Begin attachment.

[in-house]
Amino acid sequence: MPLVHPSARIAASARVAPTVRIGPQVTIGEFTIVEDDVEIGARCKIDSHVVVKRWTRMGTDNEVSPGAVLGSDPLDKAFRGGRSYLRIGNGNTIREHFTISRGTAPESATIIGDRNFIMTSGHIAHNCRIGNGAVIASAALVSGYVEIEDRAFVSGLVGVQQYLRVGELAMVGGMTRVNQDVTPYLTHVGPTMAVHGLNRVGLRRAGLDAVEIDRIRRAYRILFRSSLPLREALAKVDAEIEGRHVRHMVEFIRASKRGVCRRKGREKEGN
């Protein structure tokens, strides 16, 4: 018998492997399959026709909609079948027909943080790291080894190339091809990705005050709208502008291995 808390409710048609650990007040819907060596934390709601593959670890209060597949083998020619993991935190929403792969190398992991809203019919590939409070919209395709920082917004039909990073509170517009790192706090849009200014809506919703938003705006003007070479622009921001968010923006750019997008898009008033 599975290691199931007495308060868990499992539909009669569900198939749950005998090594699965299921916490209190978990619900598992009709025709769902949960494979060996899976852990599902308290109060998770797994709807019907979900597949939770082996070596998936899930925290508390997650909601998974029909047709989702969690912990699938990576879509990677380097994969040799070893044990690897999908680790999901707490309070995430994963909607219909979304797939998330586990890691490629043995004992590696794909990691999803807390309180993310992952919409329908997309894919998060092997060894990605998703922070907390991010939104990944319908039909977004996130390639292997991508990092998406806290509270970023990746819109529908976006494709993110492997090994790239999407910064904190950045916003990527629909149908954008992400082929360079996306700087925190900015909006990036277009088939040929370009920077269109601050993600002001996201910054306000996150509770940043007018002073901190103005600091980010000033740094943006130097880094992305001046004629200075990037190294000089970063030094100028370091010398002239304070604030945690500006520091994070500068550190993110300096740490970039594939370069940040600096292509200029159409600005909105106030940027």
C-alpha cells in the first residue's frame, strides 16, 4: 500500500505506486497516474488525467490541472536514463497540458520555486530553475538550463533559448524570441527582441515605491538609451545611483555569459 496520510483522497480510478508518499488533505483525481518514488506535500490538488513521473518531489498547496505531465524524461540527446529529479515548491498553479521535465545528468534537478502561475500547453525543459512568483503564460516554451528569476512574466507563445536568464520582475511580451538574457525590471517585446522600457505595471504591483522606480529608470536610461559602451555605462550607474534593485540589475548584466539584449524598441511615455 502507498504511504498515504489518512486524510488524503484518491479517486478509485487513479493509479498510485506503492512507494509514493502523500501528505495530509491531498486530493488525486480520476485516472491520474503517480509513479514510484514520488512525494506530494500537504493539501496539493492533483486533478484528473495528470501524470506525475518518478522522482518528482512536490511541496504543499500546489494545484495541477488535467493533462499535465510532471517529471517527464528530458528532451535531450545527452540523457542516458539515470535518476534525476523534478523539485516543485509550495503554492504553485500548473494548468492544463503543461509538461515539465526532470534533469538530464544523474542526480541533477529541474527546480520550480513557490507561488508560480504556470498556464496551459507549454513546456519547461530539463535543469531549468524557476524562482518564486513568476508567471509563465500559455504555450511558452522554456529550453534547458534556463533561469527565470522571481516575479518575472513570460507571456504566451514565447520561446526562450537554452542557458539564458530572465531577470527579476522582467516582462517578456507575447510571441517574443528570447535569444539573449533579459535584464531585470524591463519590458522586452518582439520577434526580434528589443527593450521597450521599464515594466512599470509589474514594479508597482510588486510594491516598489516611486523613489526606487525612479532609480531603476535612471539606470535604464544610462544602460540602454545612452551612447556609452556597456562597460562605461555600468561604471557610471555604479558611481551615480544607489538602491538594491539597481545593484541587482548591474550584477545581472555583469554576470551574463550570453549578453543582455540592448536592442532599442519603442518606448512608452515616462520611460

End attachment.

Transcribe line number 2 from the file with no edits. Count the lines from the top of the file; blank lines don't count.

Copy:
Amino acid sequence: MPLVHPSARIAASARVAPTVRIGPQVTIGEFTIVEDDVEIGARCKIDSHVVVKRWTRMGTDNEVSPGAVLGSDPLDKAFRGGRSYLRIGNGNTIREHFTISRGTAPESATIIGDRNFIMTSGHIAHNCRIGNGAVIASAALVSGYVEIEDRAFVSGLVGVQQYLRVGELAMVGGMTRVNQDVTPYLTHVGPTMAVHGLNRVGLRRAGLDAVEIDRIRRAYRILFRSSLPLREALAKVDAEIEGRHVRHMVEFIRASKRGVCRRKGREKEGN